The invaders advanced cautiously, and had reached a point within five hundred yards of the American line, near the site of Governor Woodbridge’s residence, at the crossing of the Central Railroad, when General Hull sent a peremptory order for his soldiers to retreat into the fort. The troops were astounded and bewildered. Confident in their ability to repulse and probably capture the invaders, they were eager for the order to begin the contest. "Not a sign of discontent broke upon the ear; not a look of cowardice met the eye. Every man expected a proud day for his country, and each was anxious that his individual exertion should contribute to the general result." 55 Like true soldiers they obeyed, but not without loud and fearless expression of their indignation, and their contempt for the commanding general. Many of them, high-spirited young men from the best families in Ohio, showed symptoms of positive mutiny at first; and the twenty-four-pounder would have poured a destructive storm of grape-shot upon the advancing column, notwithstanding the humiliating order, had not Lieutenant Anderson, who commanded the guns, acting under the general’s direction, forcibly restrained them. He was anxious to reserve his fire until the approaching column should be in the best position to receive the most destructive volleys. The guns were heavily charged with grape-shot, and would have sent terrible messengers to many of the "red-coats," as the scarlet-dressed British were generally termed. The eager artillerists were about to apply the match too soon, when Anderson sprang forward, with drawn sword, and threatened to cut down the first man who should disobey his orders.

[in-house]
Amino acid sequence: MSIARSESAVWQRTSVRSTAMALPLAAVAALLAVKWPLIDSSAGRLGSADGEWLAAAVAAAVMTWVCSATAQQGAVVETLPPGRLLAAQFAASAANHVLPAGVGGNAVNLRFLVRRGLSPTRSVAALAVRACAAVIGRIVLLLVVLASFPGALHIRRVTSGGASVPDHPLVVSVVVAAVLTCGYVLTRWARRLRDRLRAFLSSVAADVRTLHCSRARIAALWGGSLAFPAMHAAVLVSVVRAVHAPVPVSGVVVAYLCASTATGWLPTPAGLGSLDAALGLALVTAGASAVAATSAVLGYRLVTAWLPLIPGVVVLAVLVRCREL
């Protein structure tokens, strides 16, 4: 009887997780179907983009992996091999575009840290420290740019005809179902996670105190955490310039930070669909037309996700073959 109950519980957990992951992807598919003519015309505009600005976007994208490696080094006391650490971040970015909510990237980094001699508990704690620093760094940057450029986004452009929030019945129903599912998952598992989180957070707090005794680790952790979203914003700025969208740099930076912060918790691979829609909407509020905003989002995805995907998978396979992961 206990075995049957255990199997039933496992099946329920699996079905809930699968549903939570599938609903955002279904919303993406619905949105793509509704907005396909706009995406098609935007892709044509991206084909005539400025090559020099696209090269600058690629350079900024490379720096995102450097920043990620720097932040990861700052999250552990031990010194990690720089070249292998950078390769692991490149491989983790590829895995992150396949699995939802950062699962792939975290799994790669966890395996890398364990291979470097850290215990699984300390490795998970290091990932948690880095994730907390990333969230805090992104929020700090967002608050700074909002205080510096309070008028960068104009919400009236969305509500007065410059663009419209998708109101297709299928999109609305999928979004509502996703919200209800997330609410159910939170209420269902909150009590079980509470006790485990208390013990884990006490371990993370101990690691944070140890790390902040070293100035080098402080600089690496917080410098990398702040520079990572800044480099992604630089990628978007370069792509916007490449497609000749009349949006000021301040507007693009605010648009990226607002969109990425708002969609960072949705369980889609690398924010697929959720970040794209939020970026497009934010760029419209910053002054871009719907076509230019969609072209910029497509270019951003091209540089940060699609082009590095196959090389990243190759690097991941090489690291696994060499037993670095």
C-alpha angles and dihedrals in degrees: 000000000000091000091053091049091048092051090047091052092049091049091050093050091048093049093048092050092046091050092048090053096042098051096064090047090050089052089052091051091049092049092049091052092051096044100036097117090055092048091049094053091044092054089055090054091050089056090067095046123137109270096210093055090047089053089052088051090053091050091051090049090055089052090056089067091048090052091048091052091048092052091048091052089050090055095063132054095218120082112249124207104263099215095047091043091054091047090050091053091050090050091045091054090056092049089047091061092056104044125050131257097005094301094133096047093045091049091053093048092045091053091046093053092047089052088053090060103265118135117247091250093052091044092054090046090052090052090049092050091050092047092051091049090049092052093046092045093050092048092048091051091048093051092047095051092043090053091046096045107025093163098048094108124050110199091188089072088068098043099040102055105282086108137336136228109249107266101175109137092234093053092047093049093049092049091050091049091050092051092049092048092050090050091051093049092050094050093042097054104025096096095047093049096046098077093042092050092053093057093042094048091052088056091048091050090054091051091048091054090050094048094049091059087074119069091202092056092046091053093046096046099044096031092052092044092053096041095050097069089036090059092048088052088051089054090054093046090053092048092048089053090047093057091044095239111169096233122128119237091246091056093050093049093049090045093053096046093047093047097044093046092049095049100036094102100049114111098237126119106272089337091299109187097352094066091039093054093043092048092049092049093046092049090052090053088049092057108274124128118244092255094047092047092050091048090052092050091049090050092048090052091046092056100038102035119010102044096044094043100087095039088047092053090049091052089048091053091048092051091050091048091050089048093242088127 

The infuriated soldiers entered the already over-crowded fort, while the enemy, after reconnoitring the fort and discovering the weakness of the fortification on the land side, prepared to storm it. But, before they could form for the purpose, the occasion had ceased. The fire from the battery on the Canada shore, kept up slowly since dawn, had become very vigorous. Up to this time no casualty had resulted from it within the fort. Now a ball came bounding over the fort wall, dealing death in its passage. A group standing at the door of one of the officers’ quarters were almost annihilated. Captain Hancks, of Mackinaw, Lieutenant Sibley, and Dr. Reynolds, who accompanied Hull’s invalids from the Maumee to Detroit, were instantly killed, and Dr. Blood was severely wounded. Two other soldiers were killed almost immediately afterward by another ball; and still two others on the outside of the fort were slain.